新 年 快 樂 Happy New Year

February 19 marks the start of the Chinese New Year. As the Chinese use the Lunar calendar for the date of their festivals,the date of the Chinese New Year changes from year to year. The date corresponds to the new moon (black moon) in either late January or early February.

One in every six people in the world celebrate Chinese New Year. Customs vary, but the main idea is to remember family and wish everyone peace and prosperity in the coming year.

Chinese New Year celebration. Photo: Anje Kirsch

Here is a delicious menu for four to celebrate the Chinese New Year at a fraction of the price of a takeaway!

Chicken and sweetcorn soup


  1. Heat the oil in a deep pan and gently cook the chicken, garlic and ginger for 3-4 minutes without colouring.
  2. Blend the cornflour with a little stock and add to the pan with the remaining stock and sweetcorn. Bring to the boil and simmer gently for 5 minutes.
  3. Beat together the lemon juice and egg and slowly trickle into the soup pan stirring with a chopstick to form egg strands.
  4. Season to taste, garnish with spring onions, toasted sesame seeds and a drizzle of soy sauce.

Honey Ginger Chicken


  1. Pour the cornflour soy mix over the chicken and leave for 10 mins in the fridge
  2. Heat your wok til hot and then add 1 tbls oil (groundnut or sunflower) and the garlic, chili (if using) and shallot stirring so the garlic doesn’t catch.
  3. Add the chicken and ginger and stir-fry for 2 minutes
  4. In the meantime mix together the light soy sauce, honey, oyster sauce and sesame oil then add to the pan and let it bubble for 8 minutes
  5. Add the pak choy and pepper and stir-fry for 2 minutes.
  6. Serve with rice or noodles

And for desert try these almond biscuits:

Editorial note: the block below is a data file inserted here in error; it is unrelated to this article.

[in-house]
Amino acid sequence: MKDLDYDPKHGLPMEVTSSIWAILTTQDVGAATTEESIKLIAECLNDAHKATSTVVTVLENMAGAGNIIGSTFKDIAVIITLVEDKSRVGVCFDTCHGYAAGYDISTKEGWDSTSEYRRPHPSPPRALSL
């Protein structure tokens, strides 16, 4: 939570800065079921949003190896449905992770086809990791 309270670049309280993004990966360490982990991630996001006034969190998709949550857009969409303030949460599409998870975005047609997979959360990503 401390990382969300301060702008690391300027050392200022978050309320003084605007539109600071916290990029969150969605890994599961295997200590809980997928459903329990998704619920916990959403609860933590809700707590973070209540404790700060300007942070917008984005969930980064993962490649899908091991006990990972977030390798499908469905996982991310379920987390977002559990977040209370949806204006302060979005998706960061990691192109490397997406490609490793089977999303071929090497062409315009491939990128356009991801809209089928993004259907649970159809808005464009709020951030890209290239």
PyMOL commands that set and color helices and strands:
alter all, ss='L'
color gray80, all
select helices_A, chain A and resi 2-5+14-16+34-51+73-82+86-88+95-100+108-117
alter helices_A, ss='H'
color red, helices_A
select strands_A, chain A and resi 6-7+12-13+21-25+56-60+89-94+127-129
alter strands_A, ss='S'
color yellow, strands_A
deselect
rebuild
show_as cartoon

Ingredients – makes 30 biscuits

  1. Preheat oven to fan 160°
  2. In a large bowl sift flour, baking powder and soda and salt. In a medium bowl use a mixer to combine the butter and sugar then add the egg and almond extract until well blended. Add to the flour mixture and combine. It will be crumbly at this point.
  3. Use your hands to form a dough and then roll into 2 logs 10 -12 inches long. Wrap in clingfilm and put in the fridge for 2 hours.
  4. Remove from the fridge and cut each log into 15 slices. Roll into a ball and place on a lightly greased tray, place an almond in the centre and press down lightly. Leave about 1 ½ inches between each biscuit.
  5. Brush lightly with beaten egg and bake for 15-18 minutes until golden brown. Once cooled store in a sealed container.

They go really well with toffee and sesame bananas, this is a lighter version than the traditional deep fried toffee version:


  1. Toss the bananas in 1 tbsp of the sugar. Heat a griddle pan to medium then cook the bananas a few pieces at a time until sticky and showing griddle marks. Keep warm in a low oven.
  2. For the sauce put the remaining sugar, butter and cream into a saucepan and stir over a gentle heat until the sugar has melted. Stir in the sesame seeds. Can be made up to a day ahead.
  3. To serve, put a few pieces of banana into 4 serving dishes, spoon over some of the caramel and top with a scoop of icecream.


請 吃 Please eat!


 Text and food photo by Alison Korter Lacki, Chinese New Year’s photo by Anje Kirsch, February 2015